Stop Apologizing

Something about me (and many, many other women I know and love): I am a chronic “apologizer.” I apologize about everything. I legitimately used to get in trouble for apologizing too much to my mom, and I’ve gotten in arguments with ex-boyfriends because I just can’t stop. I have a strong feeling many of the female readers can relate to this. If you haven’t seen it, check out this Amy Schumer sketch on women apologizing.

Well, a few months ago, I decided I wanted to start changing this ‘thing’ about me. Because this has historically been a problem for me, I know I needed to start small, so I decided I was going to stop apologizing when I was trying to get by people. Start noticing how many times you say, “Excuse me. I’m sorry,” when you’re just walking around the store. It is a challenge to not say it, and sometimes I still do, but you know what? I’m getting a lot better about it. I also notice how many other women consistently say it. I have also started cutting it down in other areas of my life. I’m actually apologizing less, which honestly makes it so much more meaningful when I actually do apologize. People in my life might not actually notice a change, but I have noticed that my boundaries are respected more than they had been previously. Although I’m always busy and running around, most of what I do is my decision and not something I’m doing out of a sense of obligation. But since I cut down on apologizing, it feels like the decisions I’m making are respected more.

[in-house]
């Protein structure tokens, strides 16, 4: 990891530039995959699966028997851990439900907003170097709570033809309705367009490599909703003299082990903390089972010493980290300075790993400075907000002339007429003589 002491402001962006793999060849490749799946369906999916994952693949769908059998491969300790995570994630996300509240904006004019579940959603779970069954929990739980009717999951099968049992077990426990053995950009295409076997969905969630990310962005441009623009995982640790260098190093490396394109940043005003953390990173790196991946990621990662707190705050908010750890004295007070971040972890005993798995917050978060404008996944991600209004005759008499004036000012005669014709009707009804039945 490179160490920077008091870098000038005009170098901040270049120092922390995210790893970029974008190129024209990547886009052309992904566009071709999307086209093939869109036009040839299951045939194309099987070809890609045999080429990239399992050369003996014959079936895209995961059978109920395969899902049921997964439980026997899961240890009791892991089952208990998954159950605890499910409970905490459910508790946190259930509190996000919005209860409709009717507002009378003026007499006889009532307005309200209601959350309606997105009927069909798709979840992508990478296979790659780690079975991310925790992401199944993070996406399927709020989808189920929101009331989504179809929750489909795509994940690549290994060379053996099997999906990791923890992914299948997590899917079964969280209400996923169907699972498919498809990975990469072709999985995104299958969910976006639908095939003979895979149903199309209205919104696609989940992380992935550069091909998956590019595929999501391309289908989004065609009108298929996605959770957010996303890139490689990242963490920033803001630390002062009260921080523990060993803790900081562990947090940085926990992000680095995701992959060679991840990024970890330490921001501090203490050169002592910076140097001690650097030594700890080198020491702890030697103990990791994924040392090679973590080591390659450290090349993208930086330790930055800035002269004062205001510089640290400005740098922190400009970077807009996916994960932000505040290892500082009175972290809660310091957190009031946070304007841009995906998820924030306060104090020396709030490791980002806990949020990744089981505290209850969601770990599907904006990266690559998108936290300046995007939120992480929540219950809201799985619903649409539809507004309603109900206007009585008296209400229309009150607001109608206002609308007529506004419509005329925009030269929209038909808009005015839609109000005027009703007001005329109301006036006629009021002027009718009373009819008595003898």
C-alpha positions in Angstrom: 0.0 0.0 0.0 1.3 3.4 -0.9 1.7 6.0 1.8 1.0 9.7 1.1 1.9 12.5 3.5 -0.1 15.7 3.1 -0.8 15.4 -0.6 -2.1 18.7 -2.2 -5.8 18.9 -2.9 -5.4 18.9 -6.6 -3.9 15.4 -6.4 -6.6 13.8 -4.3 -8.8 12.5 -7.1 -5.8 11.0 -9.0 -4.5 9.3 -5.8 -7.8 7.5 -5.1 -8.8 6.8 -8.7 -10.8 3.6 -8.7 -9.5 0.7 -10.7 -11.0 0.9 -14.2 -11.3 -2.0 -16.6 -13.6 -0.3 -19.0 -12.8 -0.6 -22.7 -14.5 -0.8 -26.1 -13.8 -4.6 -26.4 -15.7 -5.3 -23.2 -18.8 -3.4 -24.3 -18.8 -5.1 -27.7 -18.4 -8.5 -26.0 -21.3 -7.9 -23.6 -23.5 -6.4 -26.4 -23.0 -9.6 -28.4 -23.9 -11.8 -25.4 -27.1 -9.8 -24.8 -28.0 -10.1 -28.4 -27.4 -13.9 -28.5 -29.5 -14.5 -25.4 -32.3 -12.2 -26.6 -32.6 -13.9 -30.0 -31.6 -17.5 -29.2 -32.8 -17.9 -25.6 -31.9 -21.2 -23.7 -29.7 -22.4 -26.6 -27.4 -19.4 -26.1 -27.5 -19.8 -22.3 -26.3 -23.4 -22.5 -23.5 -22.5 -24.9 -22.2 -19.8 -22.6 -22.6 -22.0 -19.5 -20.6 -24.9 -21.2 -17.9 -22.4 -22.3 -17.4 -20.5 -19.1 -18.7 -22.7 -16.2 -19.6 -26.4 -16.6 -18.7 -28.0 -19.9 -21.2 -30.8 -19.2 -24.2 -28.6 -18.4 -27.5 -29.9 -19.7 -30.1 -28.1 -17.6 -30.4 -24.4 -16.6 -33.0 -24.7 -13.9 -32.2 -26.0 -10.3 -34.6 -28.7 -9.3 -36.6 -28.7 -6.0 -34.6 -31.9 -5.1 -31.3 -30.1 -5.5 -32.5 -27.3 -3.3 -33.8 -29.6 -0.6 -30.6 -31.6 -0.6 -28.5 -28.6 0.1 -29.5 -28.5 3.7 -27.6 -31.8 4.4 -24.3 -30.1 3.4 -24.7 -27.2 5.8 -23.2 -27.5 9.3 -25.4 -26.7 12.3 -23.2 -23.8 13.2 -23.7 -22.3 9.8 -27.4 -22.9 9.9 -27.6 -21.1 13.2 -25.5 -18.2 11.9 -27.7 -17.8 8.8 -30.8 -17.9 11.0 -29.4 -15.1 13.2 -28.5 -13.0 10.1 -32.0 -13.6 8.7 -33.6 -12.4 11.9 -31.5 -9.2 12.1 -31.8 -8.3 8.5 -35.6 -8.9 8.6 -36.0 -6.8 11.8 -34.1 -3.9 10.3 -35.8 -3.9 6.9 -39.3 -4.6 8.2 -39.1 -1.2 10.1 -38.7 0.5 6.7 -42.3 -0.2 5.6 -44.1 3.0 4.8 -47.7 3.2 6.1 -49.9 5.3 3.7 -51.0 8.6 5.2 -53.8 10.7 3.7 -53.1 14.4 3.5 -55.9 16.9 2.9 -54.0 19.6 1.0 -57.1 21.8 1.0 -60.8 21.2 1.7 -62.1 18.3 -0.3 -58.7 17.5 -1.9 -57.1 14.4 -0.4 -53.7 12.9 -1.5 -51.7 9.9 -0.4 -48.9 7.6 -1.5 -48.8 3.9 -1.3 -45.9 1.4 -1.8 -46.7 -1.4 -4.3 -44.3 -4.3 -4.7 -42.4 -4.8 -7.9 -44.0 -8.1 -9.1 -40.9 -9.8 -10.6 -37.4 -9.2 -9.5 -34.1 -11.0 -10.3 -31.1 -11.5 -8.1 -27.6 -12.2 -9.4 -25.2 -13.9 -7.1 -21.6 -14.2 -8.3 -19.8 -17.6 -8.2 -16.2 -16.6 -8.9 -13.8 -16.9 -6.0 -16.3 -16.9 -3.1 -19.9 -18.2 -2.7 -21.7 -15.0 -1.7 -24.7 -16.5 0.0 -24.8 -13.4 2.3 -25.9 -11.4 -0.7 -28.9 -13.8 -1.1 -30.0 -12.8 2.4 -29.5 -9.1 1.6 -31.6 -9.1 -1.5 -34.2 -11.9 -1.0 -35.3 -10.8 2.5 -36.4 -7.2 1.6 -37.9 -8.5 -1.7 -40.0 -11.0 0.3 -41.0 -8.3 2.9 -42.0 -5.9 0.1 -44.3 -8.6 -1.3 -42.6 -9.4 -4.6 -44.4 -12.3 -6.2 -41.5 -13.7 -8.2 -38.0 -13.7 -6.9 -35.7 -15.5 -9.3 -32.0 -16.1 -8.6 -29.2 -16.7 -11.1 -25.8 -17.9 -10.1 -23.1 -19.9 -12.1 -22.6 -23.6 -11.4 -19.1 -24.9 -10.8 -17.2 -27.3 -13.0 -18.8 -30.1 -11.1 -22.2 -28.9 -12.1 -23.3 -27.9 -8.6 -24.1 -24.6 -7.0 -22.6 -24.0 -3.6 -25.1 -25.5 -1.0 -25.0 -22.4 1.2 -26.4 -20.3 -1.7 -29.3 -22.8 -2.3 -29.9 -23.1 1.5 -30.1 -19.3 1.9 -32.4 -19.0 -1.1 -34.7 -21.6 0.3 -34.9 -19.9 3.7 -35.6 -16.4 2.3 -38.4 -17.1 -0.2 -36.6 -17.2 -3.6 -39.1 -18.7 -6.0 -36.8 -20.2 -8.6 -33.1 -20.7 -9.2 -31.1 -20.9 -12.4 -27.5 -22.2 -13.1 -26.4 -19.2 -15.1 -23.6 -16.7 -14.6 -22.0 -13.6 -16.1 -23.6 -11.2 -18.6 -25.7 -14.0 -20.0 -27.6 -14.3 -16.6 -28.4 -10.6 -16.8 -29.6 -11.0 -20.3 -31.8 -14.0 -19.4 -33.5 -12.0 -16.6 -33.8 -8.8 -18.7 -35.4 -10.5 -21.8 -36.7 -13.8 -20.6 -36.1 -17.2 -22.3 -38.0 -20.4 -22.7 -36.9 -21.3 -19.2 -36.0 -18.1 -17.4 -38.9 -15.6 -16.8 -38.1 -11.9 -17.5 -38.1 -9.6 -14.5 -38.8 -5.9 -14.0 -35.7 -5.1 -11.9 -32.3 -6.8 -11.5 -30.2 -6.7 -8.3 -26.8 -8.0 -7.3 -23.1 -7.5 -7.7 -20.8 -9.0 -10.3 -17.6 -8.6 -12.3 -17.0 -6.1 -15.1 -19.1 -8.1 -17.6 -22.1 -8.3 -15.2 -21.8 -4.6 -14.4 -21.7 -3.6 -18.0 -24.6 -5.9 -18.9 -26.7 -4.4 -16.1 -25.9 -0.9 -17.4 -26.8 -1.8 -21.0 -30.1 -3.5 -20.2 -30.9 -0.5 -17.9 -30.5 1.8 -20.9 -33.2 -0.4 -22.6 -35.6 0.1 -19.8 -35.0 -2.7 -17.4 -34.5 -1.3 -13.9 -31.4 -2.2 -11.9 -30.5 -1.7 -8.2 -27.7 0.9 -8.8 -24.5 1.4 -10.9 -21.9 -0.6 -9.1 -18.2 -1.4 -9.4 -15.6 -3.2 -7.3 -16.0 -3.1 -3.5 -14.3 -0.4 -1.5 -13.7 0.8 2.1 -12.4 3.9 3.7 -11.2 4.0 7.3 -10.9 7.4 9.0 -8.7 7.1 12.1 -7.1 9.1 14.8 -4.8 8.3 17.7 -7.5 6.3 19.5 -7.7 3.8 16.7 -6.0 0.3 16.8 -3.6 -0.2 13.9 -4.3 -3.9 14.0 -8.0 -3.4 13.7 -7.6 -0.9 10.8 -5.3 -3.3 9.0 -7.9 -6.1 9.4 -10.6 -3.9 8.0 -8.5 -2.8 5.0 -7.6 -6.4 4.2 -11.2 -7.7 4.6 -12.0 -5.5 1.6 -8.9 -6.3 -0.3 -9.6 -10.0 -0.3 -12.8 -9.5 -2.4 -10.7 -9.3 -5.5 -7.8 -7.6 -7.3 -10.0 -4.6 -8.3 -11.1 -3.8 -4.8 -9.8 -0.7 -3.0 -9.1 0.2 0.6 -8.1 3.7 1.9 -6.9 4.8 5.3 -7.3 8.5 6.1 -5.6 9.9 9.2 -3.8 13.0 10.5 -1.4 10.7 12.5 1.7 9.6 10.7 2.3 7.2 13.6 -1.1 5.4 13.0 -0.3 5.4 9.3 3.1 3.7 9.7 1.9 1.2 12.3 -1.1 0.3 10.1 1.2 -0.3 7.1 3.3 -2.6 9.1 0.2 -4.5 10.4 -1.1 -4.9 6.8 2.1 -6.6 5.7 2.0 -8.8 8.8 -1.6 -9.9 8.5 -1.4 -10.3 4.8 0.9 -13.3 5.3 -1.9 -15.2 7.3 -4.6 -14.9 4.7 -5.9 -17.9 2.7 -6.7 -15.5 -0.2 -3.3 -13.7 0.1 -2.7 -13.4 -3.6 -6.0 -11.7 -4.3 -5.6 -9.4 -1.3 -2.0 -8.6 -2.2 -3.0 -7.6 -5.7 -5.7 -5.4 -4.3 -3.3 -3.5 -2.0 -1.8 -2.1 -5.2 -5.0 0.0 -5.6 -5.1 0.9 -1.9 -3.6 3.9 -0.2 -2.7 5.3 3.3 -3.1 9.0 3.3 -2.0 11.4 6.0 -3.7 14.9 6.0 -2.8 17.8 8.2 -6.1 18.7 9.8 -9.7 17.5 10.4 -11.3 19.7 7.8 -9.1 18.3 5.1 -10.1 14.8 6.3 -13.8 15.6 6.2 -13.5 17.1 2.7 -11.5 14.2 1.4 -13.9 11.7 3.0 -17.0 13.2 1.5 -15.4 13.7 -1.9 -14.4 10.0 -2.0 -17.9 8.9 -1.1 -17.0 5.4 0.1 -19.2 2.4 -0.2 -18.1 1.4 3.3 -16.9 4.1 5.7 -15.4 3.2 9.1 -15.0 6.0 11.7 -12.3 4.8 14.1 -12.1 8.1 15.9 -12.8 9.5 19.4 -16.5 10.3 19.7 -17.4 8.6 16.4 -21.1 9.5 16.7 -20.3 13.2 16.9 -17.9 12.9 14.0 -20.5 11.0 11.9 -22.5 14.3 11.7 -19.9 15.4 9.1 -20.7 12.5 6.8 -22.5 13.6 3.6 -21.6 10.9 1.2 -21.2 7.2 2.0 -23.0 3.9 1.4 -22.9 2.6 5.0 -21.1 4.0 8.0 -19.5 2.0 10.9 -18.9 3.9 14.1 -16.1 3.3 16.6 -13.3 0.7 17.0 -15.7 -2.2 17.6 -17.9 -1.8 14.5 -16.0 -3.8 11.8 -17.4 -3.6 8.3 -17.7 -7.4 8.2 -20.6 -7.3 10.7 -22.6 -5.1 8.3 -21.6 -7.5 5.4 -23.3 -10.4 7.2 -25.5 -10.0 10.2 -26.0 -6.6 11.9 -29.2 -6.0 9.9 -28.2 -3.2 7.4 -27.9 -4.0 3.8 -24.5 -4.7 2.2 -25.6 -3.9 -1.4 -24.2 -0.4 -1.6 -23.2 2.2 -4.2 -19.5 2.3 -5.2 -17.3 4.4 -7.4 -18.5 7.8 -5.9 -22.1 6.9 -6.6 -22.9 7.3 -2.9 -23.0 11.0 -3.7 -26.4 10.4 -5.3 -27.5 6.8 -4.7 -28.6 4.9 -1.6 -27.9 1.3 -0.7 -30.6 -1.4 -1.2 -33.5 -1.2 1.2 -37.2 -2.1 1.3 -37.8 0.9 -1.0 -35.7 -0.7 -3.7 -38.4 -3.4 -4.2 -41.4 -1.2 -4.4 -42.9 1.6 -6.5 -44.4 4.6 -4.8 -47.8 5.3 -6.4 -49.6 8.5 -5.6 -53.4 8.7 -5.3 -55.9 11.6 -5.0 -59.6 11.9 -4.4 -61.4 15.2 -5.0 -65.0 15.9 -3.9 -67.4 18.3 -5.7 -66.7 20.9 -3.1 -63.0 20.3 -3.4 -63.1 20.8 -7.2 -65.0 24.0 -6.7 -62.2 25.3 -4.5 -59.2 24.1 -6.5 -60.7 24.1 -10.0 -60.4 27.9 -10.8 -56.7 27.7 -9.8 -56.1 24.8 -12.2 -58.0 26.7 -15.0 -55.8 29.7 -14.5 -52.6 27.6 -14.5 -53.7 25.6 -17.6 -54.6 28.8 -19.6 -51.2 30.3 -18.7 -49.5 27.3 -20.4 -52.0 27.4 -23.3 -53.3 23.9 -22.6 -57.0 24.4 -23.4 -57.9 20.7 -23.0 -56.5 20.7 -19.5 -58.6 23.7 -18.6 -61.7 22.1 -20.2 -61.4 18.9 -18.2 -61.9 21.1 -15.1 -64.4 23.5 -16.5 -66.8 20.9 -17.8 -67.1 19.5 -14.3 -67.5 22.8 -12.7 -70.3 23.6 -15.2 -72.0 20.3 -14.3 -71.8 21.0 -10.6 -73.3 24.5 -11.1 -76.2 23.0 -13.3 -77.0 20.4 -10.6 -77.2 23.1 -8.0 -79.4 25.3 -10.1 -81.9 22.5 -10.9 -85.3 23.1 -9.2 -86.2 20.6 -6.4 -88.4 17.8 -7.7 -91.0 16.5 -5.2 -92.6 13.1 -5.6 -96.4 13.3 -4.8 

I’m by no means done apologizing, and I will never cut it out of my vocabulary – there is a time and a place for it, and I have definitely been there before. But I’m making small improvements, and I’m seeing positive trends coming out of it. I challenge you to, if nothing else, just notice how many times throughout your day you say, “I’m sorry,” in emails, in the produce aisle, when someone is behind you in line for coffee. I have a feeling most people don’t realize just how many times a day they say this seemingly simple phrase. You don’t have to make a change, but notice and consider it.


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